Too many C-Levels spend too much time with block-and-tackling tasks and not enough time with real strategic leadership efforts. The differences are huge. And frankly, we need more leaders not do-ers.

Senior-most leadership is not for the faint at heart, nor is it a logical progression, really, from any position. There’s little specific preparation for that CEO role, only the hope that we’ve picked up some of the specific needs by observation. So, why don’t more step up to that true-leadership challenge?

The answers may surprise you… for instance:Leadership has risks. It’s one thing to be able to say, “I’ve done all I could.” It’s another thing altogether to say “We’ve done all we can,” and recognize you are taking someone else’s word for that fact. And now you’re responsible for its veracity. Lots of risk – risk that you no longer personally control.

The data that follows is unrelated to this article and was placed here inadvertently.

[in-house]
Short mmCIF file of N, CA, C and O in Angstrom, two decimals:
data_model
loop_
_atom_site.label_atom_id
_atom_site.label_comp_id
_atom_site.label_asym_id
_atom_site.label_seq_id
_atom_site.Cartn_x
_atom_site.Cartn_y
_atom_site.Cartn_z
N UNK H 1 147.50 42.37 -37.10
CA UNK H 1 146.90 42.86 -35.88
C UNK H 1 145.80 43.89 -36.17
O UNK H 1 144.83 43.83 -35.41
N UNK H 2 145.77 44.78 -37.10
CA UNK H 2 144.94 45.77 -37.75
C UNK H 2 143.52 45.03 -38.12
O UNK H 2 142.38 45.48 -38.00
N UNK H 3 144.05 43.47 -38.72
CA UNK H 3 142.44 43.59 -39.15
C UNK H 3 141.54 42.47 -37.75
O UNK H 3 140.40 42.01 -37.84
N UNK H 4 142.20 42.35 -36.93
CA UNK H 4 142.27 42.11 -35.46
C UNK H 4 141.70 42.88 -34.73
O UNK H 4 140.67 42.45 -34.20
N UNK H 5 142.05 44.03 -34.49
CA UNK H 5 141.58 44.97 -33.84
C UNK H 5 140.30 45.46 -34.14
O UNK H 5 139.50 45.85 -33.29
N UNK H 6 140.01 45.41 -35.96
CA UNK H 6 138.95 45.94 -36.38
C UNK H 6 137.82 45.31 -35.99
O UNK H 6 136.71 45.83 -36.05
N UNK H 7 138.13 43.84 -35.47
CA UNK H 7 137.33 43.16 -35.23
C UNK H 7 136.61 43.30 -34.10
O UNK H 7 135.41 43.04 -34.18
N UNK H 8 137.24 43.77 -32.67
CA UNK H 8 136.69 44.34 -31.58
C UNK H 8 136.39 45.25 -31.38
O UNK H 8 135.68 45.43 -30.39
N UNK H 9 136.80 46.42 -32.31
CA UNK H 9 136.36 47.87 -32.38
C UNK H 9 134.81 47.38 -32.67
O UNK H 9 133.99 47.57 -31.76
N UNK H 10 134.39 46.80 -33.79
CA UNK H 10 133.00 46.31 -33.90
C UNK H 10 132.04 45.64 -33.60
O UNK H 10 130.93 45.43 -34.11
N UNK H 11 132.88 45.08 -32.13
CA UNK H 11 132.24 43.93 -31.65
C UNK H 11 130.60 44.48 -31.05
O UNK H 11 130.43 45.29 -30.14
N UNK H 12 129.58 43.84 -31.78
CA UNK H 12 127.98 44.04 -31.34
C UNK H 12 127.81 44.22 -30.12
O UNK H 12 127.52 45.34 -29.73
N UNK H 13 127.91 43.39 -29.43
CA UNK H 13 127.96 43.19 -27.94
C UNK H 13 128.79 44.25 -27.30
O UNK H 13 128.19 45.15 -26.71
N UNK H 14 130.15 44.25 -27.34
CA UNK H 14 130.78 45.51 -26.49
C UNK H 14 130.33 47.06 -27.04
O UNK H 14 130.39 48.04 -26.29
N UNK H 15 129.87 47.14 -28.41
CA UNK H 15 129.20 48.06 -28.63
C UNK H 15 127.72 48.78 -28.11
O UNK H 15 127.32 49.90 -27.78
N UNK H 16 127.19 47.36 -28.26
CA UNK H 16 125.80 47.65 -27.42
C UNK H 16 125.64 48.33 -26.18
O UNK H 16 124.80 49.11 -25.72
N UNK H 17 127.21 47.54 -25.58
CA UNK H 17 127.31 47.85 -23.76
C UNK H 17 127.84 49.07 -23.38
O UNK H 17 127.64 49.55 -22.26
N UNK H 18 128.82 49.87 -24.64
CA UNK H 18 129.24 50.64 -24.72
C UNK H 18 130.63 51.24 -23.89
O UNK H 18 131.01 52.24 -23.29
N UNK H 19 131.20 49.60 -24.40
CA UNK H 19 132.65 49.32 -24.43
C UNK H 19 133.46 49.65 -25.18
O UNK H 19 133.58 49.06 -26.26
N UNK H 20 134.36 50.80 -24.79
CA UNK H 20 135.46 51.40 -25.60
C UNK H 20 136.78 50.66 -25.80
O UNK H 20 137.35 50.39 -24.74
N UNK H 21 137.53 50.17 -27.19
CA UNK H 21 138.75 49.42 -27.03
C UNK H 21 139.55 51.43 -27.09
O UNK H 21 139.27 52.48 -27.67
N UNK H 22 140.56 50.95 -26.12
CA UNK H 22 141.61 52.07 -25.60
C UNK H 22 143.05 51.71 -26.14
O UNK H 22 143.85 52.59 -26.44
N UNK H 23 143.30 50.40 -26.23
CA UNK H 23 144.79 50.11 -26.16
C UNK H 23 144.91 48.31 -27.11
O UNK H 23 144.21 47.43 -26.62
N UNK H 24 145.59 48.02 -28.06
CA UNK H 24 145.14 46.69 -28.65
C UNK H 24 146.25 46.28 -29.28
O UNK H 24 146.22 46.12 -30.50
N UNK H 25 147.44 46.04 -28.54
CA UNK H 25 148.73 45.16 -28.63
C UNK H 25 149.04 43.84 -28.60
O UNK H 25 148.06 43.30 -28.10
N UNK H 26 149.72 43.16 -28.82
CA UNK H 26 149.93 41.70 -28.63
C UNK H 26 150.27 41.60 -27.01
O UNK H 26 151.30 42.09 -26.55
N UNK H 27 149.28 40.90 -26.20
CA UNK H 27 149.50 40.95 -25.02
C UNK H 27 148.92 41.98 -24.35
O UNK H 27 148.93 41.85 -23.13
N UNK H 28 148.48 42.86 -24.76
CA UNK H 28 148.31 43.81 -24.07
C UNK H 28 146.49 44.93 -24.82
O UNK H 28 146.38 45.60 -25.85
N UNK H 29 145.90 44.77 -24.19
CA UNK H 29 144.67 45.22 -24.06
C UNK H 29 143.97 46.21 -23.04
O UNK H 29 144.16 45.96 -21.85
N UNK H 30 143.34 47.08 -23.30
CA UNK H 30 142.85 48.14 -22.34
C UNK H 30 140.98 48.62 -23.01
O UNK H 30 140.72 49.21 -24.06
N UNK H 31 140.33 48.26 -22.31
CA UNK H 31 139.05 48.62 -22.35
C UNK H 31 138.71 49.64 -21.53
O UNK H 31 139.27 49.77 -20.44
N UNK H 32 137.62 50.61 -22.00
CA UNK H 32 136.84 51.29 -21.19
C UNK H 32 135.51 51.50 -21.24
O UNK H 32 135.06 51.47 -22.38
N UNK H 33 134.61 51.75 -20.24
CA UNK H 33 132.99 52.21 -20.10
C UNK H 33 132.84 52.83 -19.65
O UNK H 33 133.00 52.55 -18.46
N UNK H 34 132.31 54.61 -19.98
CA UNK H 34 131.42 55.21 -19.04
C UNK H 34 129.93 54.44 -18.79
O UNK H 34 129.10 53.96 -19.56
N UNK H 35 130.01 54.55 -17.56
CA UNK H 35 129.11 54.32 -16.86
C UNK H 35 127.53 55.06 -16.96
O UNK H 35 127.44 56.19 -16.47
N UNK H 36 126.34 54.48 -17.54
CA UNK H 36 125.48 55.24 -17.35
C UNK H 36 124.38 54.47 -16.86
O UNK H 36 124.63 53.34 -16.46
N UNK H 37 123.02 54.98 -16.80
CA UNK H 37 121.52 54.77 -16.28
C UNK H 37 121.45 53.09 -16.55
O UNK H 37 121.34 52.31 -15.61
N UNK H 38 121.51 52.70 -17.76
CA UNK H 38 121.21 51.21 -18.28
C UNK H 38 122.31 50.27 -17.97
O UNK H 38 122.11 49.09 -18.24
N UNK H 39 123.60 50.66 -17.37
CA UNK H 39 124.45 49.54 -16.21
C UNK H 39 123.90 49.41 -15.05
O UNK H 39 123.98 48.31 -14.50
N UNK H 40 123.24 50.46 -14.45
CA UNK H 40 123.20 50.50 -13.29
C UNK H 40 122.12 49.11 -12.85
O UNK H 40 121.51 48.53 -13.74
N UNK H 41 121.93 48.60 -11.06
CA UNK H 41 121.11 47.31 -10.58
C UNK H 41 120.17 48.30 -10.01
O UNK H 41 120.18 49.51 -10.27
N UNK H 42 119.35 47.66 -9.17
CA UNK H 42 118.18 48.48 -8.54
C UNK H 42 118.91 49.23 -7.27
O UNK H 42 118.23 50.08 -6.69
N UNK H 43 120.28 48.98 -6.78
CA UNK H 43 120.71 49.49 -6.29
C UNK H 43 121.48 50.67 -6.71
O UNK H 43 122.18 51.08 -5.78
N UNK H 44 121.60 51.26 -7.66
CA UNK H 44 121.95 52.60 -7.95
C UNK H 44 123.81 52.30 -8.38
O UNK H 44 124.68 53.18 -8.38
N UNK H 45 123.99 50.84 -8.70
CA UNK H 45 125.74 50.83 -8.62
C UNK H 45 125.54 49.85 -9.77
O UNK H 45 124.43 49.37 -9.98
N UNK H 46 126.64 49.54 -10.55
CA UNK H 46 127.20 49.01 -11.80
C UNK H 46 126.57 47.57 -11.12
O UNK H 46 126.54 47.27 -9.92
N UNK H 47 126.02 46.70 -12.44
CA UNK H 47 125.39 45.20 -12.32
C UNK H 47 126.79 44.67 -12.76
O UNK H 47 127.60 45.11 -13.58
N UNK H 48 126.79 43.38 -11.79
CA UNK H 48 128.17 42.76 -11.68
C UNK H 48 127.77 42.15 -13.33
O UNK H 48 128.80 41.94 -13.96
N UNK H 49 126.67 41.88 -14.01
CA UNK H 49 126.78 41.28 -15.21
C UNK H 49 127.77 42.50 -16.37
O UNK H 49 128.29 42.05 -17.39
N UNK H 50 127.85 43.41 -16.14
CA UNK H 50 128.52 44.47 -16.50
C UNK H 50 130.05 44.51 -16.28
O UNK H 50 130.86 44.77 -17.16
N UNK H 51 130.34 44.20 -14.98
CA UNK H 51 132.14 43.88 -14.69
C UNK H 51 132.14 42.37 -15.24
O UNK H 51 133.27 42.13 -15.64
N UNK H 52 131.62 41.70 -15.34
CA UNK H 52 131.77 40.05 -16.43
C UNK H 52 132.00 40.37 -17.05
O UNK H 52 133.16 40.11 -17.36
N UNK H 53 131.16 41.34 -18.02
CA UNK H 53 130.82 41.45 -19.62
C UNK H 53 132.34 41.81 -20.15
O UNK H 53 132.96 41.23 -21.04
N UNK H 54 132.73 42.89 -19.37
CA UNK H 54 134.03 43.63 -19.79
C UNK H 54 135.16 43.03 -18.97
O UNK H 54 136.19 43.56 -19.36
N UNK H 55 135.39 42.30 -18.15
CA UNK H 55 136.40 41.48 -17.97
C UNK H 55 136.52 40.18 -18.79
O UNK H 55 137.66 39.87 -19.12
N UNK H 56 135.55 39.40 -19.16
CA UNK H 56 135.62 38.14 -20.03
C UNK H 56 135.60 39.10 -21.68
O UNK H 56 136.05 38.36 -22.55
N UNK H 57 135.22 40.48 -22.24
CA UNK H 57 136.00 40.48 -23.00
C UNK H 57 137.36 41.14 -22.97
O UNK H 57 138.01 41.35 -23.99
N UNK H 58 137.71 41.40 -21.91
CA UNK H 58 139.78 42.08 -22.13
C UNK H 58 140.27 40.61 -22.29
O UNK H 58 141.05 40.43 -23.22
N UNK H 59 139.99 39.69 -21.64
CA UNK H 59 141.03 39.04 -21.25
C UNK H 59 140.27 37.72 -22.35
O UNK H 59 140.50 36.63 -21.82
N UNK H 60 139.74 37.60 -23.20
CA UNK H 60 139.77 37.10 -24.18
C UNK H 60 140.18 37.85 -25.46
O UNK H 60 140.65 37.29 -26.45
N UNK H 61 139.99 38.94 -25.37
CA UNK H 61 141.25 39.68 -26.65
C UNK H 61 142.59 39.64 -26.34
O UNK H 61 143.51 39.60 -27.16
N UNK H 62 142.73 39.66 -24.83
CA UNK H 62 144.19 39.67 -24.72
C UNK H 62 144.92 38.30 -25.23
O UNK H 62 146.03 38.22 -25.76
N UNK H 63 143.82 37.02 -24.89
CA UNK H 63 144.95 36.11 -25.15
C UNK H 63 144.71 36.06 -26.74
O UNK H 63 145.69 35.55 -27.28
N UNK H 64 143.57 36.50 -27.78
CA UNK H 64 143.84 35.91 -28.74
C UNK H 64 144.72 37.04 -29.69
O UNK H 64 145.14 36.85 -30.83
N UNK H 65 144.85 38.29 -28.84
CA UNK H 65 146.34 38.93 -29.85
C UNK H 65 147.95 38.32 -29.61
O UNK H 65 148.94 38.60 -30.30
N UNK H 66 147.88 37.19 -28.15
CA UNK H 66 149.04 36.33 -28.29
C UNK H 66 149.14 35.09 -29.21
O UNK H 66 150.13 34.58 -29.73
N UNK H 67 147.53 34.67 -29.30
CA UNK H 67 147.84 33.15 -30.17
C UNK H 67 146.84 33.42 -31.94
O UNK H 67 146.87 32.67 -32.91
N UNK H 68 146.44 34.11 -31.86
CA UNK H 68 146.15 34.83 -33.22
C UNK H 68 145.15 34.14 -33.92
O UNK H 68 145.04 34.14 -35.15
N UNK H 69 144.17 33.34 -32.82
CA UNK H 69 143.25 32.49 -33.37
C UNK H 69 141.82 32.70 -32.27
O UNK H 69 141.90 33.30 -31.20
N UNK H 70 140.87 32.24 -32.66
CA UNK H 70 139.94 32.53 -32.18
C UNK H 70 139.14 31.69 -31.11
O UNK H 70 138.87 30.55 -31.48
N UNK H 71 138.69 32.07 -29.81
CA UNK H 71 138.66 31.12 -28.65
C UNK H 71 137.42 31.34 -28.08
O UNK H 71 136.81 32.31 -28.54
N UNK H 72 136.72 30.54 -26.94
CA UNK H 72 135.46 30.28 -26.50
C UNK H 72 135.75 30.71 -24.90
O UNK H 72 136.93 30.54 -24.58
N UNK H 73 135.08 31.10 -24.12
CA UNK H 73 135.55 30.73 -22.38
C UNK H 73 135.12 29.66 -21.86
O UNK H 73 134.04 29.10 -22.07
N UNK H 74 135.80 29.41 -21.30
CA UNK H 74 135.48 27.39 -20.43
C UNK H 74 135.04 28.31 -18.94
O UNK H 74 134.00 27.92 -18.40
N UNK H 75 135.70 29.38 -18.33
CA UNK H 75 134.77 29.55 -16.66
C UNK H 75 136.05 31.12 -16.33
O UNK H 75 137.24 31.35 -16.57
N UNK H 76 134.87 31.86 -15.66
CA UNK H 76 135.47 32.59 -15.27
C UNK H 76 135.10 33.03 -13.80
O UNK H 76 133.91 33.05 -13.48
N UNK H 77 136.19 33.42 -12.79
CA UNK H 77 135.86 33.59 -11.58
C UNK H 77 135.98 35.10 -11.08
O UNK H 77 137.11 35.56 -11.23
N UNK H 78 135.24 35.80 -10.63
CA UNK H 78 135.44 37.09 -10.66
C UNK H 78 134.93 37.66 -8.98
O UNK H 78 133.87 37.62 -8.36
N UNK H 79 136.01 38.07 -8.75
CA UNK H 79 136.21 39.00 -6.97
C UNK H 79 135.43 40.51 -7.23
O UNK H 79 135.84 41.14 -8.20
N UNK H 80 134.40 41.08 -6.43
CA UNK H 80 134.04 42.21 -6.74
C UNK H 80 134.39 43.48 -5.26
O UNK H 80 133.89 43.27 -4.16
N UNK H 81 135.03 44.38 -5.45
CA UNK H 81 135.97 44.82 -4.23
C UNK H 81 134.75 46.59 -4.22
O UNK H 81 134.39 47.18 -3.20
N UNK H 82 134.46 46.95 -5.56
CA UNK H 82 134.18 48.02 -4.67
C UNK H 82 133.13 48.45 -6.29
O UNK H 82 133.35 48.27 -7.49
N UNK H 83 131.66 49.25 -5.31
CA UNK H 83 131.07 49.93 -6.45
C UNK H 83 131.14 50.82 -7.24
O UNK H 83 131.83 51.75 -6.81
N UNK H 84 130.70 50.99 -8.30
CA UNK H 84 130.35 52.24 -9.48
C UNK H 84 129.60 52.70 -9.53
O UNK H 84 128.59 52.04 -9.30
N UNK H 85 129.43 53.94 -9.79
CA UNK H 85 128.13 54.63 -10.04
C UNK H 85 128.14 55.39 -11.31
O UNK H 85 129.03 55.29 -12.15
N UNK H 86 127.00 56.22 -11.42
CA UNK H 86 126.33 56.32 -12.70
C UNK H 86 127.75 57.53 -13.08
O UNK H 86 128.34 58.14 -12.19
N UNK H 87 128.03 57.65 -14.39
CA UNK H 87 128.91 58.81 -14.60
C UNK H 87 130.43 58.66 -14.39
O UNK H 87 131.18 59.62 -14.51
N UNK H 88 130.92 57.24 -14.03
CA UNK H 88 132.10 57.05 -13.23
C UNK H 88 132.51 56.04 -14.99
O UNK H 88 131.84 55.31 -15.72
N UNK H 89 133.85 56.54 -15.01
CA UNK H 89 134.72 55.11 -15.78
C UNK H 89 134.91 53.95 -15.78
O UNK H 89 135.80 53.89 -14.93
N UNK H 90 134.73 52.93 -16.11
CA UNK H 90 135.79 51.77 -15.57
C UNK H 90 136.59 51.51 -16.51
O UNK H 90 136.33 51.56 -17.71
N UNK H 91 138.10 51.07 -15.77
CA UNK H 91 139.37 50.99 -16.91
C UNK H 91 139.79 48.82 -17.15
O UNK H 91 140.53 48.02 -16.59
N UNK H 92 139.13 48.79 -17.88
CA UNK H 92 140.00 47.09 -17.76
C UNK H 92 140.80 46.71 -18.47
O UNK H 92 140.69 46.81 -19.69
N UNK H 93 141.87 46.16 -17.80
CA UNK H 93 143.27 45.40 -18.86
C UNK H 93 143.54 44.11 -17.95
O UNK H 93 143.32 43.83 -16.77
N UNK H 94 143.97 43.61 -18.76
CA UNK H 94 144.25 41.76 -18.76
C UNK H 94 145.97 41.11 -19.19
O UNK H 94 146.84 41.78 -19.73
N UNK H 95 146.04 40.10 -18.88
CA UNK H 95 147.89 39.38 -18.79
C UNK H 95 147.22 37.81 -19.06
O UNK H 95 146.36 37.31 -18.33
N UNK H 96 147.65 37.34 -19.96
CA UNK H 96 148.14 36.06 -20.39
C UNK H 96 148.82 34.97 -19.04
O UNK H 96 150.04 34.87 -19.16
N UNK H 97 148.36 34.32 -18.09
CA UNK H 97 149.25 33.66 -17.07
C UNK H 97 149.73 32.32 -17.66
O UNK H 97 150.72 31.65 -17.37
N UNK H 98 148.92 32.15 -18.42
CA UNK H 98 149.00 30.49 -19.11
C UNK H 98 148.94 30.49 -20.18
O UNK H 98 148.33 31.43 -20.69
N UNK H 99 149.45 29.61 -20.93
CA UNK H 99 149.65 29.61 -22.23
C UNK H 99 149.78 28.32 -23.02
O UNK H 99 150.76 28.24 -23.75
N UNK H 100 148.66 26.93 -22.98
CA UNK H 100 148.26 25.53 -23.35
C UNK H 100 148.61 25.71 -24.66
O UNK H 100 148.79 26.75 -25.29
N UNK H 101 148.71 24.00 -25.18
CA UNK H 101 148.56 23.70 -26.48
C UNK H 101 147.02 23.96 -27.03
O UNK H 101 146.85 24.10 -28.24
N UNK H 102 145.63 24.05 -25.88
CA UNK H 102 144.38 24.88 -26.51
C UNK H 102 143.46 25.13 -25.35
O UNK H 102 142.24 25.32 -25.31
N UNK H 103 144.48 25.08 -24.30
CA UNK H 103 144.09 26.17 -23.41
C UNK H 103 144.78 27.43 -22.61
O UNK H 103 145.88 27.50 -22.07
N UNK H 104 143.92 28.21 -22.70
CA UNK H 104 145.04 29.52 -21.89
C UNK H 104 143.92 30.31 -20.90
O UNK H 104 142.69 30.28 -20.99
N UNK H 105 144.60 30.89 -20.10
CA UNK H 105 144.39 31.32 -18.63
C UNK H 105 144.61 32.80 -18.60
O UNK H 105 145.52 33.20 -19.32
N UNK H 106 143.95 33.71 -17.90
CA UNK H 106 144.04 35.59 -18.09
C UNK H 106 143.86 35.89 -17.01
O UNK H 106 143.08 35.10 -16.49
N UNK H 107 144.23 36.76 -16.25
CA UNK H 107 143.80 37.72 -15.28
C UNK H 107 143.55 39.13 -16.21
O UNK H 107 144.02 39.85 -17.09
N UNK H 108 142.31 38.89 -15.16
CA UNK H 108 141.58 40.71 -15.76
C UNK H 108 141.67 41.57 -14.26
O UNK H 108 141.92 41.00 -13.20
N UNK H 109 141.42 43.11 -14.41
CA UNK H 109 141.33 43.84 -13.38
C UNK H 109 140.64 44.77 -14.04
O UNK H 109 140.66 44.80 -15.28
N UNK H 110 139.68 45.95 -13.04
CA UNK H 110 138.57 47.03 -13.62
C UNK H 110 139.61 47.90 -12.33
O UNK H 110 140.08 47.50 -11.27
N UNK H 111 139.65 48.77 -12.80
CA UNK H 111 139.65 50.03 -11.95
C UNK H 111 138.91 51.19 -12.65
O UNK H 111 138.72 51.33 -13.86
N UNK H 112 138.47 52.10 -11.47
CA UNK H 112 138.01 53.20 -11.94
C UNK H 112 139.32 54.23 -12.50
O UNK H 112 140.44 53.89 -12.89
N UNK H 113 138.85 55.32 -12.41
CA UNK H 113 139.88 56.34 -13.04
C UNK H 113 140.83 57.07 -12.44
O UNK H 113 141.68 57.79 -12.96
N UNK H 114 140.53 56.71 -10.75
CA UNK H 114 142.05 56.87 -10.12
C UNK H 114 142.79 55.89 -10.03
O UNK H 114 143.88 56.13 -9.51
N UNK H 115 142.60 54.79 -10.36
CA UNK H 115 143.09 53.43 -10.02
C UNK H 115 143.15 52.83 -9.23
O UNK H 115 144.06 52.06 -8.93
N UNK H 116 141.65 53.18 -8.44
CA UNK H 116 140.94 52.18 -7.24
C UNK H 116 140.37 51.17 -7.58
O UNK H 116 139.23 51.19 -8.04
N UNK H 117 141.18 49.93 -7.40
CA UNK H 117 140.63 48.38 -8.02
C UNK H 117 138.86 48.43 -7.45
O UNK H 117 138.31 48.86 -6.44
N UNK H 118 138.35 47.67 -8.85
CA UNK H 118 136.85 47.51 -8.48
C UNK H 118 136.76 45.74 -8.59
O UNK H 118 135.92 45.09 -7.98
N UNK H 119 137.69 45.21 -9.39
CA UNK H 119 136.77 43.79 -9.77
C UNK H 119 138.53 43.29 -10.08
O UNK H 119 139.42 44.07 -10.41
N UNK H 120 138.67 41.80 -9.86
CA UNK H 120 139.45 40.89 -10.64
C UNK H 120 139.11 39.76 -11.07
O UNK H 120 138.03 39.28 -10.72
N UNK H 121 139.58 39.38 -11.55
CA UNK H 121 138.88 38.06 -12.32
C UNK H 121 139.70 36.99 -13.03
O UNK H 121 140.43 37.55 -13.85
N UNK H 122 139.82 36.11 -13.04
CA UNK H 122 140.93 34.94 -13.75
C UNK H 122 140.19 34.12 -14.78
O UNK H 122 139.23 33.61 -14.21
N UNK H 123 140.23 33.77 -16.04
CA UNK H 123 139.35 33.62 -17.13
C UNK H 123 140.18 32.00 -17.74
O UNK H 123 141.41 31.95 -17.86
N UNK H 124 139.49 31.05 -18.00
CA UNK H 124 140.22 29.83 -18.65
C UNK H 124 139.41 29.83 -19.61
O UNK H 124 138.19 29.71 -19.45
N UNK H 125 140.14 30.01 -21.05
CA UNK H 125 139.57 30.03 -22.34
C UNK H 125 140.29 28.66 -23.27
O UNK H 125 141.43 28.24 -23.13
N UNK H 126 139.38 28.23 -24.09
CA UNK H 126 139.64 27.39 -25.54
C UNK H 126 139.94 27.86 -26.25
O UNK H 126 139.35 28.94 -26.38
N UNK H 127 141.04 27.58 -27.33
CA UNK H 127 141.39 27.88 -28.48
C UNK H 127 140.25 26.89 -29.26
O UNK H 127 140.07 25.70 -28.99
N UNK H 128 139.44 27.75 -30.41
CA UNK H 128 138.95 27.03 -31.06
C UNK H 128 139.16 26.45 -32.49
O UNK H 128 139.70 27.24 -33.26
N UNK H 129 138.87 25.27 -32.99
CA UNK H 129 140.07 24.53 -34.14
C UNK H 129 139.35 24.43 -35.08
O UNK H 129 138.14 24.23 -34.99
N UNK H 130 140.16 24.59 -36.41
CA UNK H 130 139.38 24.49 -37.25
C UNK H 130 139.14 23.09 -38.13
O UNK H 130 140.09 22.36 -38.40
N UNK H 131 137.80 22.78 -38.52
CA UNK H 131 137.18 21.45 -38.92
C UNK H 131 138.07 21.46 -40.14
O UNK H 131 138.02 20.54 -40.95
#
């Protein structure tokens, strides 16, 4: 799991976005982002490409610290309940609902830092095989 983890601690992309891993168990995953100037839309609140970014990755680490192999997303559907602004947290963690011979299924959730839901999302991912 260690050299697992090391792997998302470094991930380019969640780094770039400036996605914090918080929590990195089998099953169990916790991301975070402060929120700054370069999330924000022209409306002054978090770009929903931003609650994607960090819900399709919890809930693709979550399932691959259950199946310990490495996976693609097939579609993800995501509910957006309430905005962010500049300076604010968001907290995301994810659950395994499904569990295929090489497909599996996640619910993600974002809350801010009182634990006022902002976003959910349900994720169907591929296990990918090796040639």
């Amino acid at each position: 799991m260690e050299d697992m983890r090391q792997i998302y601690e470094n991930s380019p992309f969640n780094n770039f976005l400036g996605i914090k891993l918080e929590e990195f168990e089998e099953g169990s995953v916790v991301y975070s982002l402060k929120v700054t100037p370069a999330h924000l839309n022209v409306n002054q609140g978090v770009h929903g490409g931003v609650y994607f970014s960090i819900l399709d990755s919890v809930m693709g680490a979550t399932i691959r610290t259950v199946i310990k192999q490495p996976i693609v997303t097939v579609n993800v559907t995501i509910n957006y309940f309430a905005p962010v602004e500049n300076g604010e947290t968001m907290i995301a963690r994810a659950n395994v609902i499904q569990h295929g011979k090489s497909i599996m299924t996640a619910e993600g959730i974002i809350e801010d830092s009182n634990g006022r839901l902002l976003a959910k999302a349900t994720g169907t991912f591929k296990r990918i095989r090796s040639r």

Leadership is situational. Always. There’s no 12-page guide for leadership telling you the answer is on page 4, section 2, paragraph 4. Each and every situation is unique; each requires specific, yet individual thinking and subsequent decision-making. Frankly, it isn’t all that easy. If we are accustomed to – and like – specific, defined situations, CEO leadership is a significant departure.

It’s lonely at the top. It’s much more personable a couple of levels down… Your employees, however, need a leader; they don’t need a shoulder, a buddy, a simpatico, or a commiserator. If you want a friend, buy a dog. Regardless of camaraderie, the role of the CEO is lonely. You have no peer group within the organization.

All of this is not to say there are not rewards; CEOs enjoy the ability – and alas the responsibility – of setting the vision for the organization. Further, you now impact the success of many, versus just you or a few. Finally, the financial rewards are commensurate, but only if/when you really rise to the challenge at hand.

But that’s just me…

Pin It on Pinterest

Share This